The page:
Country life has its ups and downs, and for Melissa, one of the biggest downs was her sons’ education.
When it was time for grade school, she didn’t have many options to choose from. Her options were either her town’s public school, or homeschooling, and as a stay-at-home-mom, she knew she needed the time to herself to work around the home before her sons got back from school.
Though she didn’t want to, she put her sons in public school, hoping that it would work out better than she’d imagined.
But the older her kids got, the more challenges they seemed to face, none of which were being resolved by their teachers or the district.
Melissa and her family are out in the country, which comes with a lot of unique dynamics, as well as a lot of struggles. Her family lives on a ranch, along with their chickens, alpacas, goats, and dogs. Her three boys love the outdoors and have learned ranching from their father, who works full-time on their property.
The positives of the country life: they love inviting their family over for weekend trips, as they have enough space for them plus a little extra. A lot of her family is from the city or suburbs, so coming out to the country is a nice break for them, not only for nature but for the home-cooked meals from Melissa and her sons. They also have enough space for their dogs and outdoor animals, which brings them dinner straight from their property.
The negatives of country life: there aren’t many options for different schools for her sons. In a perfect world, Melissa would have sent her sons to private school, as in the country, it’s not as pricey as in the city. But there weren’t any schools near enough to their home where she could send her sons. The only option was their town’s public school, and it hasn’t been what she’d been hoping for.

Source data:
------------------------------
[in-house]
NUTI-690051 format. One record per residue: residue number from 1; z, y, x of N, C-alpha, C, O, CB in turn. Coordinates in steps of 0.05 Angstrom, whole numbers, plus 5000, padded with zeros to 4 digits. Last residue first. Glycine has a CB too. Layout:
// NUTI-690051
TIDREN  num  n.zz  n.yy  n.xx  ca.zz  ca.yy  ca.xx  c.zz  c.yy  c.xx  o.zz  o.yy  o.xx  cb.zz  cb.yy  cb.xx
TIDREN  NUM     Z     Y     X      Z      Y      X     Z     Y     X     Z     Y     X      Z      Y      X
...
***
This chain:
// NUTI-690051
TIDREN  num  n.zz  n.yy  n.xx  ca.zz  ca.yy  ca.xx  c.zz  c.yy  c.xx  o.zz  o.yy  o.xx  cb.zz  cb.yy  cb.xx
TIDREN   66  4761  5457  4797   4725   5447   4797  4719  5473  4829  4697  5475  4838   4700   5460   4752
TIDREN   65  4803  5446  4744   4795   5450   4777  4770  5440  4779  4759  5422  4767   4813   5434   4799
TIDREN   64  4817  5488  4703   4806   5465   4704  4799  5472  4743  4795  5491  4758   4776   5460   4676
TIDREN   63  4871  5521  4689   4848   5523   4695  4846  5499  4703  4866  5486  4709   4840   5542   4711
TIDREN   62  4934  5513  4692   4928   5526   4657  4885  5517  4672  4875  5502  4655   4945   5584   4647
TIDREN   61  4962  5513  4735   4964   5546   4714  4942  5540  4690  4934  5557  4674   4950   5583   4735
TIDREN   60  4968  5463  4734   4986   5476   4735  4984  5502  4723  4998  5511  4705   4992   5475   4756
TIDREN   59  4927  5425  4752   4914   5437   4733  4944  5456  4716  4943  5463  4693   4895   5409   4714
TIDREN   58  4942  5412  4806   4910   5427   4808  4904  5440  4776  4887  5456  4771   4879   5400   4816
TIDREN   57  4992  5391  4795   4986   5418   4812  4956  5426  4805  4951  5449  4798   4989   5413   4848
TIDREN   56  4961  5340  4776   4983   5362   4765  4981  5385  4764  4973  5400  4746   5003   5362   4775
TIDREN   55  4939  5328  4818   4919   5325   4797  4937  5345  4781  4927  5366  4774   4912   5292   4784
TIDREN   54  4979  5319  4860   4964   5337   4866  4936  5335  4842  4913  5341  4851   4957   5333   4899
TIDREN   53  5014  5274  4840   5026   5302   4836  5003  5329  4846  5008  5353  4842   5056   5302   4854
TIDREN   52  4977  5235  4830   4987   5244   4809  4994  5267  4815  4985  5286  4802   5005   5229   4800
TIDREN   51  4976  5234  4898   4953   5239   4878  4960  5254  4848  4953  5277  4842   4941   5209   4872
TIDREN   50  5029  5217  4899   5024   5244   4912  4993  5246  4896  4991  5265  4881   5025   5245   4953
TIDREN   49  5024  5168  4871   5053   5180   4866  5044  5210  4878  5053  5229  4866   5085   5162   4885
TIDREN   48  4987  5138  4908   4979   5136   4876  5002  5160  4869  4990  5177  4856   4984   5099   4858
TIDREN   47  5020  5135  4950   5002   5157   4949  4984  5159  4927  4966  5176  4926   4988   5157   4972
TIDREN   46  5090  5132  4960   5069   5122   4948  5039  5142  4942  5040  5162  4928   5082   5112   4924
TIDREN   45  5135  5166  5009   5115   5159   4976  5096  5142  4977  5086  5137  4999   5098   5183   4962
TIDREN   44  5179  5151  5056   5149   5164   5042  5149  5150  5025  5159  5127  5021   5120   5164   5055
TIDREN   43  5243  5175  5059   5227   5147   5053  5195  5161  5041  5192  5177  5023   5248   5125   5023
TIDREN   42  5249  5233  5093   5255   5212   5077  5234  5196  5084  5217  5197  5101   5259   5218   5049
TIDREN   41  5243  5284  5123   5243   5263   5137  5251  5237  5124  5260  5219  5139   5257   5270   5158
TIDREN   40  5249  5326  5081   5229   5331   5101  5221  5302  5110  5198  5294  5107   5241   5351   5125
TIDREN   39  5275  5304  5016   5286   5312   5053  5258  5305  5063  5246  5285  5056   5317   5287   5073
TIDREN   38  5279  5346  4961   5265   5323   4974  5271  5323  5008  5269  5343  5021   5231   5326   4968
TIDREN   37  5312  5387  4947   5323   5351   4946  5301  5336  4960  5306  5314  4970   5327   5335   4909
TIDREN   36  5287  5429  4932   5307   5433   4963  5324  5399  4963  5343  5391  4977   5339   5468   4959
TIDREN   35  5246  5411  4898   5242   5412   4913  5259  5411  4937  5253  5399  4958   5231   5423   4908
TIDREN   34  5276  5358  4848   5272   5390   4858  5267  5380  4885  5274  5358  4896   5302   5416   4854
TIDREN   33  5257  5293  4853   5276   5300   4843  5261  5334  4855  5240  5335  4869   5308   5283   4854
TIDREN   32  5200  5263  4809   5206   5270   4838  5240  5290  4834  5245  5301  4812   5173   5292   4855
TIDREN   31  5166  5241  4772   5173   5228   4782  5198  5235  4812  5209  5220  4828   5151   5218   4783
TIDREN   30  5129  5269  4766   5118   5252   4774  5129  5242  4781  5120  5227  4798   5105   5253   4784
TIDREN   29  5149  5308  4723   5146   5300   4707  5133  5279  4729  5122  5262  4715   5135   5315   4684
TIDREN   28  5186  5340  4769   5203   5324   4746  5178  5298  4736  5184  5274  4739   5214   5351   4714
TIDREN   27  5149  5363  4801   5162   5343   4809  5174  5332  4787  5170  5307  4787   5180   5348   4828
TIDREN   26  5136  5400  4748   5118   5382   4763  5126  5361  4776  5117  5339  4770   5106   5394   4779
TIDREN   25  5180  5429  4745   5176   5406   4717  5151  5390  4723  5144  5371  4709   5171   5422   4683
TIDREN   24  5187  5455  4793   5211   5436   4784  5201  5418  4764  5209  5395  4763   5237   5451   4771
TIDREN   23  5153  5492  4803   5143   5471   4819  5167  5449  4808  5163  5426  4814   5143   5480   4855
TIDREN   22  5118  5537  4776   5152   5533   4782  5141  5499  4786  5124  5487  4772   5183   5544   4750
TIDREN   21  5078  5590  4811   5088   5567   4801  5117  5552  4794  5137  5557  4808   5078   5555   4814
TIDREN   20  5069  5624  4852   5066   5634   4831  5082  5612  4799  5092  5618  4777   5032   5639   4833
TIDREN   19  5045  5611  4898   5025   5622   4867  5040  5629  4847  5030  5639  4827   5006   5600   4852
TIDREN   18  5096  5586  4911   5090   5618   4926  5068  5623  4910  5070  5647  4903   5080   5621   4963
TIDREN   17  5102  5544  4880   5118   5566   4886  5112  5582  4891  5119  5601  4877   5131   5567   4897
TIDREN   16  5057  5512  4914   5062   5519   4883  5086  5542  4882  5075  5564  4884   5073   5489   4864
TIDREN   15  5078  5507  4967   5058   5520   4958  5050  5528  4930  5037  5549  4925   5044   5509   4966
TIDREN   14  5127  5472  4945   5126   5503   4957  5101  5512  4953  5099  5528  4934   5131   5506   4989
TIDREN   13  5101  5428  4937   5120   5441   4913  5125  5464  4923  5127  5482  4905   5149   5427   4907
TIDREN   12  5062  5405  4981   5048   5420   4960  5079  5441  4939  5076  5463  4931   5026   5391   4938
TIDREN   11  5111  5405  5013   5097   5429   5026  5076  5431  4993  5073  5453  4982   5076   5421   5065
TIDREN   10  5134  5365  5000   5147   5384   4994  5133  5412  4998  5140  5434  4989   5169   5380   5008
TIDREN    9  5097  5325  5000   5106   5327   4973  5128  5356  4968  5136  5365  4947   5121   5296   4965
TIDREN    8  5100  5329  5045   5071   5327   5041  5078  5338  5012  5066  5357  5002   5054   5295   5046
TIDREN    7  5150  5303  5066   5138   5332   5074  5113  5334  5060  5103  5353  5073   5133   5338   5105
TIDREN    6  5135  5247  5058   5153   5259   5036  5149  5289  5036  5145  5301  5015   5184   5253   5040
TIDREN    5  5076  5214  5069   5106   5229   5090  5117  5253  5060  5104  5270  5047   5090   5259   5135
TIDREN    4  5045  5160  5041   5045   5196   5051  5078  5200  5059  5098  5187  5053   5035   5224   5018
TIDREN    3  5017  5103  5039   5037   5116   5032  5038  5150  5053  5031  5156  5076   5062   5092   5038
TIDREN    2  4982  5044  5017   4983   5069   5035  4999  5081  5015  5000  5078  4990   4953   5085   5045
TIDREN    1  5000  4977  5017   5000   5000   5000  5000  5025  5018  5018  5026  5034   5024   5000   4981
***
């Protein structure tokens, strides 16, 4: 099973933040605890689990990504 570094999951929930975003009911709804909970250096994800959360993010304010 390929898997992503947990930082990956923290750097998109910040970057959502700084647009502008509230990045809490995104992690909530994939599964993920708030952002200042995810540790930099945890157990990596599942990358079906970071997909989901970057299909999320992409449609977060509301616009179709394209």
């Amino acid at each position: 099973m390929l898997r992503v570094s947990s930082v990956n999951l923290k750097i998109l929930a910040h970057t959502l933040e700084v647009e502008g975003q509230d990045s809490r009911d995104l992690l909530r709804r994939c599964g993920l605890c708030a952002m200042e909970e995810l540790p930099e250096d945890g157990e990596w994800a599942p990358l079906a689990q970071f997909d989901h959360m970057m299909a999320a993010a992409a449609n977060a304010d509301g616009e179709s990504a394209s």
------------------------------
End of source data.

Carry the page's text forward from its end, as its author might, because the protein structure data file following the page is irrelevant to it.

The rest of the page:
She’s typically around her sons when they’re doing homework, but especially since the pandemic with partial or full remote learning, she’s seen even more into the classroom than before. What her boys were struggling with the most was common core math, a new way of doing math, which is very different from the way she understands it.
The older they got, the more the concepts piled up, and the more difficult their tests, quizzes, and homework were. A typical day with a lot of math homework always involved frustration, tears, and anger, not only from her sons but from her.
Her oldest son, Brok, is 13 and has a great memory. He can remember any conversation, any topic, or any name. But when math comes along, the concepts are gibberish to him. The worst part is that when he’s frustrated, he’ll put up a wall, so not even his brothers can help him.
Pistol, her second-oldest, is 11 years old. Since he’s practical and sensical, she’d have thought that math would have come naturally for him. But just like his oldest brother, he struggled with the concepts since he started learning them.
Buster, the youngest at 8 years old, loves living the country life. He’s often found outside playing with the animals, and especially during homework time, the last place he wants to be is inside. When he can get in the zone, it’s difficult for him to get down the concepts.
All three of her sons have struggled in math, and aside from the confusing common core concepts, Melissa sees a lot of issues in the public school system as a whole.
One of the many issues facing rural public schools in America is the lack of funding. They receive fewer dollars per student because of their smaller class sizes, but it doesn’t take into account the many resources they still need that are specific to rural areas, like further school bus traveling, fewer staff members, and higher needs for accommodations for kids who need help buying lunches and having access to resources for learning difficulties. For families who needed kids math programs to help boost their children’s successes, they had little help if at all from their schools.